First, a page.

Organisations have an average of 100,000 files which contain sensitive information within public cloud applications.
Nearly one in every four employees knowingly or unknowingly violates corporate data security policy in cloud applications, thereby exposing organisations to cyber attacks.
A study by cloud security company CloudLock found that each organisation has faced an average 4,000 instances where employees exposed credentials.
The study found that usernames and passwords were exposed which were either accessible across the entire company, externally, or, in the most severe cases, publicly.
CloudLock director of customer insights and analytics Ayse Kaya Firat said, "The growth of the cloud and the corresponding expansion of the perimeter is staggering.
"It creates a monumental challenge for IT professionals looking to protect their enterprises from emerging cloud cyberattacks all while staying out of the way of users and allowing them to embrace the collaboration opportunities it provides."
CloudLock analysed more than 750 million files, 77,500 apps and six million users in the cloud, which found that on an average 1.2 million files are stored in the cloud which is 10 times the volume of files stored in public cloud applications compared to last year.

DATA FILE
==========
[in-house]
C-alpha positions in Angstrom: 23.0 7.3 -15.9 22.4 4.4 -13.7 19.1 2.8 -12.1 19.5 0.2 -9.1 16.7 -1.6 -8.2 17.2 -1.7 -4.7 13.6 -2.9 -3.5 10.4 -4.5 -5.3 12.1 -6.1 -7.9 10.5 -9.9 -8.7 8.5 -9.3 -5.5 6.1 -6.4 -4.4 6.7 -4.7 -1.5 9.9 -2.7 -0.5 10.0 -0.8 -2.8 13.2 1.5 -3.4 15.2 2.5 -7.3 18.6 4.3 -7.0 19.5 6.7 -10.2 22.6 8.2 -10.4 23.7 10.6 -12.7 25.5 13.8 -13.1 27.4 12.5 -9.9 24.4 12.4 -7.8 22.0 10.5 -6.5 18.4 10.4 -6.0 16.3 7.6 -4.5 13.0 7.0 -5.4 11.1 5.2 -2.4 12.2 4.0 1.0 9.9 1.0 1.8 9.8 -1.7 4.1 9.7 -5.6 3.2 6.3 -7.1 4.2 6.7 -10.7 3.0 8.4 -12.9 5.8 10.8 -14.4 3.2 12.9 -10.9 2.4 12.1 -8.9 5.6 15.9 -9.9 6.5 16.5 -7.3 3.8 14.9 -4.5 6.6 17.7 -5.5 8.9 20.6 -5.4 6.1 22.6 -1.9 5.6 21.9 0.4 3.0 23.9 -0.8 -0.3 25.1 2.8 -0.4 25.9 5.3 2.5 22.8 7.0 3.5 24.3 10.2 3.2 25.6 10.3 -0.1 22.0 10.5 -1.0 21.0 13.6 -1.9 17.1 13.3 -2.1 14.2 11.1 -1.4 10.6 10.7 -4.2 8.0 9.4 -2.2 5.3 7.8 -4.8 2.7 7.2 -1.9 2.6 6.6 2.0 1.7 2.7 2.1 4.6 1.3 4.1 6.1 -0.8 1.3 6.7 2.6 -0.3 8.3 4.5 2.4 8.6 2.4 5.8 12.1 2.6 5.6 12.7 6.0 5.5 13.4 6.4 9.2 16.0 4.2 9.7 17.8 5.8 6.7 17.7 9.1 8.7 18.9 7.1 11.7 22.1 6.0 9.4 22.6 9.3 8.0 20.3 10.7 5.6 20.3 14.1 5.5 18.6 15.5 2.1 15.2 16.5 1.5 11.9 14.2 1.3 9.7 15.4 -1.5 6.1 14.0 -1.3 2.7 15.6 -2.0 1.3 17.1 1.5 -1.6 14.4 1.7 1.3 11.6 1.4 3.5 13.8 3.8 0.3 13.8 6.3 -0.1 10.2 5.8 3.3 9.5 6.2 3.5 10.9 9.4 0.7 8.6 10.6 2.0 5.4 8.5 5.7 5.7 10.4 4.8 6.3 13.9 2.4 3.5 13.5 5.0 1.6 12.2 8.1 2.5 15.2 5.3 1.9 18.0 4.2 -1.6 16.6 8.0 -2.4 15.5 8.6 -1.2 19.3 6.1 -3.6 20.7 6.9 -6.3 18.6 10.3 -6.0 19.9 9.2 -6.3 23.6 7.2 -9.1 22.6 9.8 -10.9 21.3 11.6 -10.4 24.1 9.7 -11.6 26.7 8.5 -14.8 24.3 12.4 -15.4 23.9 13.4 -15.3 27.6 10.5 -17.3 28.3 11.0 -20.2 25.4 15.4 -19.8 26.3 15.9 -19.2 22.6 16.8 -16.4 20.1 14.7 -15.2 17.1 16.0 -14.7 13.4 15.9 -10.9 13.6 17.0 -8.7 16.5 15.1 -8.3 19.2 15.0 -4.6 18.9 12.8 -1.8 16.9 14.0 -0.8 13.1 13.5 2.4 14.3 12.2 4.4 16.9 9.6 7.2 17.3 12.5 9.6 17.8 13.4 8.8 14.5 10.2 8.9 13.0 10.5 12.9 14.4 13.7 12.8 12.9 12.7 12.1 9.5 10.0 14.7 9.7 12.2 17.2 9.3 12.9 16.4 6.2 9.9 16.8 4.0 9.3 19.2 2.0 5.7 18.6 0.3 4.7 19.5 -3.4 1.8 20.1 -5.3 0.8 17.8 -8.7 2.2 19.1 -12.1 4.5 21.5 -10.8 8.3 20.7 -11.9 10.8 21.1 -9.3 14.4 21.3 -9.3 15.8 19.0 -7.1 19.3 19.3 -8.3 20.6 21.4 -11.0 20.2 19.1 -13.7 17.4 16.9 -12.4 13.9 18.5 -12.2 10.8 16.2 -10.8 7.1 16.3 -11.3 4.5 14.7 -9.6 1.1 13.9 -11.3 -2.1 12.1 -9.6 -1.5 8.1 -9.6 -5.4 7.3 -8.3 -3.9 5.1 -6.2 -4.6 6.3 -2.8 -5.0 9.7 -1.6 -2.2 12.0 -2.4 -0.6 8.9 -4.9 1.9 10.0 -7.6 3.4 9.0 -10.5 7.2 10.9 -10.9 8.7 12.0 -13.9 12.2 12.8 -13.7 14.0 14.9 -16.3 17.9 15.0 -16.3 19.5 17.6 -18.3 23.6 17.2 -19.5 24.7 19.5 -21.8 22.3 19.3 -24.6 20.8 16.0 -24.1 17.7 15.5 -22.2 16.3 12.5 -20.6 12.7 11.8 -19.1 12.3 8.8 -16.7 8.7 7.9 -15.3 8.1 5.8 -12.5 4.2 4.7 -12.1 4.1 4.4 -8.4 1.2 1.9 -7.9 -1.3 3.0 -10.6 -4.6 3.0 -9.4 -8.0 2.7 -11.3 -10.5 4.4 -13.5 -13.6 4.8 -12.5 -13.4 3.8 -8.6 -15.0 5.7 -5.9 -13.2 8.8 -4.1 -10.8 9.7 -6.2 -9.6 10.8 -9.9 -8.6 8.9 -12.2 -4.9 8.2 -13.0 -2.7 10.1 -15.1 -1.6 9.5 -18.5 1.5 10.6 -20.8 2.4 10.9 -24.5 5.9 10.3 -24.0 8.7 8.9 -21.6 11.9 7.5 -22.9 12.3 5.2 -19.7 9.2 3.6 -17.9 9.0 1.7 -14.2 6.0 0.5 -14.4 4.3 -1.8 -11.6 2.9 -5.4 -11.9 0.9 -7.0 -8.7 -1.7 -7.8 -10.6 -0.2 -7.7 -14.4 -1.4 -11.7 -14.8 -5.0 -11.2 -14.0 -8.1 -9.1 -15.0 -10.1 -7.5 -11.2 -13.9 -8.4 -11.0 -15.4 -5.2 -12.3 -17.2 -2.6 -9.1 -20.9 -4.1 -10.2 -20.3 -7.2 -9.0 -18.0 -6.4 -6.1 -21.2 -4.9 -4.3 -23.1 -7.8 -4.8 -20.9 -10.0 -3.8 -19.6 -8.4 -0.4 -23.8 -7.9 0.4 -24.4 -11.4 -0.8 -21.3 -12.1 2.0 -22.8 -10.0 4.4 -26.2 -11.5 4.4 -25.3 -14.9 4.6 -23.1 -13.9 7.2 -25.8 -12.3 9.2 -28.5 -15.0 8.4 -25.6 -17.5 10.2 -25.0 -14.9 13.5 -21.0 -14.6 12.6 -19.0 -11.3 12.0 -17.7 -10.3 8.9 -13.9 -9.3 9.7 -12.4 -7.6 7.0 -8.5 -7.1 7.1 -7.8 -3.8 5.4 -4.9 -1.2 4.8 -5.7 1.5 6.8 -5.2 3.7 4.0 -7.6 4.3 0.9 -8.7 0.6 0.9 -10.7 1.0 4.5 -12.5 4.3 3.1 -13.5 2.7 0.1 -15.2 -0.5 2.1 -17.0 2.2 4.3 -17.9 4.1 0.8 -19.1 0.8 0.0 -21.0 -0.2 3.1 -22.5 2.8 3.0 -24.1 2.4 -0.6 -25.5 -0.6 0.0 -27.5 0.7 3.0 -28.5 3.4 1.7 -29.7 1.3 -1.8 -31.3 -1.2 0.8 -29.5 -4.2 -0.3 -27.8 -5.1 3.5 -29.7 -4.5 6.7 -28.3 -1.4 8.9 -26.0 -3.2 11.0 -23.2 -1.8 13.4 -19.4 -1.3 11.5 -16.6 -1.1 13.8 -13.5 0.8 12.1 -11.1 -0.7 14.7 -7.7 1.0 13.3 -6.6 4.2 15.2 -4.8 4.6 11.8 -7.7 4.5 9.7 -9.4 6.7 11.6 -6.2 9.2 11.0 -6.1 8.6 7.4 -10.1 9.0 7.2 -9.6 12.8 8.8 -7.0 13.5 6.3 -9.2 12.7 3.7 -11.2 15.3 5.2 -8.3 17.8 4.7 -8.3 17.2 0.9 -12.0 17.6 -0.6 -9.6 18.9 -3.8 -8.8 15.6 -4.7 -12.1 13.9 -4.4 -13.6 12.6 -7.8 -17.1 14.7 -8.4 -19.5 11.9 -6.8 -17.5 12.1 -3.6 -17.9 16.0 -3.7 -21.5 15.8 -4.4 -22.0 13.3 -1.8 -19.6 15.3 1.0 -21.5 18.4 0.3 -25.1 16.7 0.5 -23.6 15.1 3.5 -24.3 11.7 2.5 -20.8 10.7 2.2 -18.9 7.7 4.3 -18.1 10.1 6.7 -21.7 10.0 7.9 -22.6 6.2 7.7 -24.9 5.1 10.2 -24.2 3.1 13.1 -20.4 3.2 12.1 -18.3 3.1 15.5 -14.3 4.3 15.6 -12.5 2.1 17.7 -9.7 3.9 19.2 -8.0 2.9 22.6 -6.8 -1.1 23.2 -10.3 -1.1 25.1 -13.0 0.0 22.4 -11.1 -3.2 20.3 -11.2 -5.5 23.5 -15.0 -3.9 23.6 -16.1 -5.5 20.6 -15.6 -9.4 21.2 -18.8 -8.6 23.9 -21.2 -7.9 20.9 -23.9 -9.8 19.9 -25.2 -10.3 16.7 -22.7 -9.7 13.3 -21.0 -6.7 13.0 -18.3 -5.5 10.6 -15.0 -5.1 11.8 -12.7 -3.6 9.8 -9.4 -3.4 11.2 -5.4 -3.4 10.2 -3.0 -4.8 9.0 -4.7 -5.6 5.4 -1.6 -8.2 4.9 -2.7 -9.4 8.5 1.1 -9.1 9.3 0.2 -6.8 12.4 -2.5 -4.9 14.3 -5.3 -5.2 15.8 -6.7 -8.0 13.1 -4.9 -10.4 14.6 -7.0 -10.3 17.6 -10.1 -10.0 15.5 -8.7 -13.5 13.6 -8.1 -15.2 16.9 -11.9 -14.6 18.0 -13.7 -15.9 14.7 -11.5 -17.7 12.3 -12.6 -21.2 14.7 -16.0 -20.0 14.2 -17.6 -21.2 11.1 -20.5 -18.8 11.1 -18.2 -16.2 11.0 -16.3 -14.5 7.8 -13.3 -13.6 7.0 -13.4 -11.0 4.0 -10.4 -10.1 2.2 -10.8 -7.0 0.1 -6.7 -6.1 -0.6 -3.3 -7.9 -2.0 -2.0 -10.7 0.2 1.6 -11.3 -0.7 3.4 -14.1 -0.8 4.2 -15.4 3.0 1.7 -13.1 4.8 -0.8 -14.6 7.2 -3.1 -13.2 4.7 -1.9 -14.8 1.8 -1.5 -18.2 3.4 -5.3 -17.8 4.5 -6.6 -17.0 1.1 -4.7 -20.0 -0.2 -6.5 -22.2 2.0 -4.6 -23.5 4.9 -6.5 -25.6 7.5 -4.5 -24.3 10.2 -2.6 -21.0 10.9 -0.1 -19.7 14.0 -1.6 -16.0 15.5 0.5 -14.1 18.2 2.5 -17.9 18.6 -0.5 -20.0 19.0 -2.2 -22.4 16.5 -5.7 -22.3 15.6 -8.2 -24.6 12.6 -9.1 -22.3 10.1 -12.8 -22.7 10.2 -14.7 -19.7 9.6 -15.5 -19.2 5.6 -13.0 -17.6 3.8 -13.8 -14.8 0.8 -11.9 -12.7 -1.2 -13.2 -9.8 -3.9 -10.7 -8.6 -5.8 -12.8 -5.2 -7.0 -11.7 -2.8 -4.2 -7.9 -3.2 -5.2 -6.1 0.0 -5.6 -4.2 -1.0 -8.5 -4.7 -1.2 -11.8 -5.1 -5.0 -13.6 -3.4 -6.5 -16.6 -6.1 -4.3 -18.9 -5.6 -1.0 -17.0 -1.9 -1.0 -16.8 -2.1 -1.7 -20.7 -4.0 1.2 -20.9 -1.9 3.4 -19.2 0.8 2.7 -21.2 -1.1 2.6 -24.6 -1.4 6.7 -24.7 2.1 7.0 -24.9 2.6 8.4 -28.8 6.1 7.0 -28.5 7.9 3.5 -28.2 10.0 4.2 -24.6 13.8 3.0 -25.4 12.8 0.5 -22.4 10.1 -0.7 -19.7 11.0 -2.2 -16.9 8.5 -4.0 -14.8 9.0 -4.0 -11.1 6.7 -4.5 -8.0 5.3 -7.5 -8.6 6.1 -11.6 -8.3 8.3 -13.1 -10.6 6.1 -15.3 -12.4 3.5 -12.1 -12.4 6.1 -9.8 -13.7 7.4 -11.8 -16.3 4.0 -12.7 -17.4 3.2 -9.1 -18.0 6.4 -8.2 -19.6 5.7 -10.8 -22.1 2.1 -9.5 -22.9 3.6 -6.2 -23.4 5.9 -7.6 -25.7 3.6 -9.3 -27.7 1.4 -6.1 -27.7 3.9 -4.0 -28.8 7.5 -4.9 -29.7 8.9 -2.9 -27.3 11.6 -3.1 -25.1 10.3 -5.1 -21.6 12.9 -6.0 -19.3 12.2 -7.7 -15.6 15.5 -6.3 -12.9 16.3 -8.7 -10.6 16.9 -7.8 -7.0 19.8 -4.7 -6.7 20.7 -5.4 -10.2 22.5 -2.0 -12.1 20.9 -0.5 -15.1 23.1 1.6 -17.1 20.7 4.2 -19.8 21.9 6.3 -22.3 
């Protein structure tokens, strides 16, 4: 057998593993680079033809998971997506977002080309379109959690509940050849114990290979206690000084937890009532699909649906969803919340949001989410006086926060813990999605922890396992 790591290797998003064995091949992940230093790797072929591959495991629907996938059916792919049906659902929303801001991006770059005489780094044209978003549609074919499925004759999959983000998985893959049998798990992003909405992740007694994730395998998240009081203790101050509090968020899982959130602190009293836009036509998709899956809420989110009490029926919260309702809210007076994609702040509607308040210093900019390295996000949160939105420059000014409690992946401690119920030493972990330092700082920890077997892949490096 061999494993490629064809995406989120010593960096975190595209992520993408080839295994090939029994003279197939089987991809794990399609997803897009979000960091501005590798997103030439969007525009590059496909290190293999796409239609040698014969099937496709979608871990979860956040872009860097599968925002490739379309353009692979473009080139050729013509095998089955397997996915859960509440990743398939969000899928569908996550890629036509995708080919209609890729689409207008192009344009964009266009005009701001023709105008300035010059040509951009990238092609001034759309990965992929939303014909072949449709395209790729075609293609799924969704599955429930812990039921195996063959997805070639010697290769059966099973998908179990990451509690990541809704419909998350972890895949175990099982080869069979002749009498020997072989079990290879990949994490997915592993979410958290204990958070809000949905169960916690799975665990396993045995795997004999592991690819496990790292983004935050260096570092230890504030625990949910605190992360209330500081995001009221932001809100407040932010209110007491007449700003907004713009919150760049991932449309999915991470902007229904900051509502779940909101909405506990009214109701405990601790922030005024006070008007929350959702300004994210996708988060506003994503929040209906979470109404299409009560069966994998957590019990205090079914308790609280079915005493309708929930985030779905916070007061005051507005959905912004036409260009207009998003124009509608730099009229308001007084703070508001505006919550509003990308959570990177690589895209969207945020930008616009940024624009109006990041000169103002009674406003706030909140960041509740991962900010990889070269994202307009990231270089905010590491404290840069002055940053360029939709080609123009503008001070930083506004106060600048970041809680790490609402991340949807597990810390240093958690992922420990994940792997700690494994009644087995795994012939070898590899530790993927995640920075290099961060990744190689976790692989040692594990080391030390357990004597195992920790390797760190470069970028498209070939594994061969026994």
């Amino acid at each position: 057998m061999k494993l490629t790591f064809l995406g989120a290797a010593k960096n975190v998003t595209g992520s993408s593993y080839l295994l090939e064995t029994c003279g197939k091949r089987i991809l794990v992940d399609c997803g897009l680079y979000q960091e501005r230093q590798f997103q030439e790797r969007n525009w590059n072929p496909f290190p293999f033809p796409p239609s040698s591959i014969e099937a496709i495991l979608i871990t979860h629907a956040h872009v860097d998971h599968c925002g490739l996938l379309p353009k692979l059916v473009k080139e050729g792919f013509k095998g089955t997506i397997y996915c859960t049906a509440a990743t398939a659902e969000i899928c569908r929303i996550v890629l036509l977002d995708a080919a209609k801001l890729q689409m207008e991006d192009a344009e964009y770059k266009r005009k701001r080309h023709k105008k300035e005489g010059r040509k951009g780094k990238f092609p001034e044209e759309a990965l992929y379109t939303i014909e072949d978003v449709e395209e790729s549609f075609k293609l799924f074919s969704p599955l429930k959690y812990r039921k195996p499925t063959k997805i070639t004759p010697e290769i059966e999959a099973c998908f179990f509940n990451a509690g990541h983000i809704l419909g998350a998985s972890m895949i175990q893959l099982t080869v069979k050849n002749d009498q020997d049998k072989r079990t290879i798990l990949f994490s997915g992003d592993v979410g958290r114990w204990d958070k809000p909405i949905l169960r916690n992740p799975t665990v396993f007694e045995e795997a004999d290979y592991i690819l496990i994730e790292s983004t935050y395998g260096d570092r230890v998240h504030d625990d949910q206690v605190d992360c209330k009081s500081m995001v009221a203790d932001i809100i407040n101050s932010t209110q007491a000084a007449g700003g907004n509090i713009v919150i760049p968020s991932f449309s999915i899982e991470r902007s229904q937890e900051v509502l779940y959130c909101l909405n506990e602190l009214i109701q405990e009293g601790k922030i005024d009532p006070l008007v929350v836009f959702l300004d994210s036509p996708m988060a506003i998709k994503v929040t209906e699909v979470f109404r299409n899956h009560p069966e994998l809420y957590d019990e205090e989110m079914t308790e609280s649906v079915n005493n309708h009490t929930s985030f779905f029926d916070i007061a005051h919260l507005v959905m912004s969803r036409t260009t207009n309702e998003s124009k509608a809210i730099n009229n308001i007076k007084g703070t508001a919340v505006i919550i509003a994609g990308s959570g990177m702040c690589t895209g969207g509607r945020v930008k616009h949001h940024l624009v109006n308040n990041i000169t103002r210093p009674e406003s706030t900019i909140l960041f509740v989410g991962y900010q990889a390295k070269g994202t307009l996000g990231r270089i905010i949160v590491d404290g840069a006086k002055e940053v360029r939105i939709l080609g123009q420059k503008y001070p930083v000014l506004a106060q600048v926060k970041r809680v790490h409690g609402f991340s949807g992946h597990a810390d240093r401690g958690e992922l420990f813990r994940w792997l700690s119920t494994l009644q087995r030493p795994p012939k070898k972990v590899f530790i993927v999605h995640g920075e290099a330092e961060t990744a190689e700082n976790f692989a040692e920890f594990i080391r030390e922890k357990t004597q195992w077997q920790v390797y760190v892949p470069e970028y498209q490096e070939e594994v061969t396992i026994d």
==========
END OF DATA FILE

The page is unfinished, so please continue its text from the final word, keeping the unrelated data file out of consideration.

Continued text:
The study also revealed that external collaboration through public cloud applications has quadrupled over the previous year, while 70% of cloud-based external collaboration is done through non-corporate entities.
Third party cloud application has soared 300% last year with each organisation now using an average of 475 unique third-party cloud applications.
During the analysis, the company found more than 77,500 third-party apps with more than 2.5 million installs in 2015 while more than 50% of the third-party apps are banned due to security-related concerns.
Among those organisations studied, organisations have an average of 100,000 files which contain sensitive information within public cloud applications.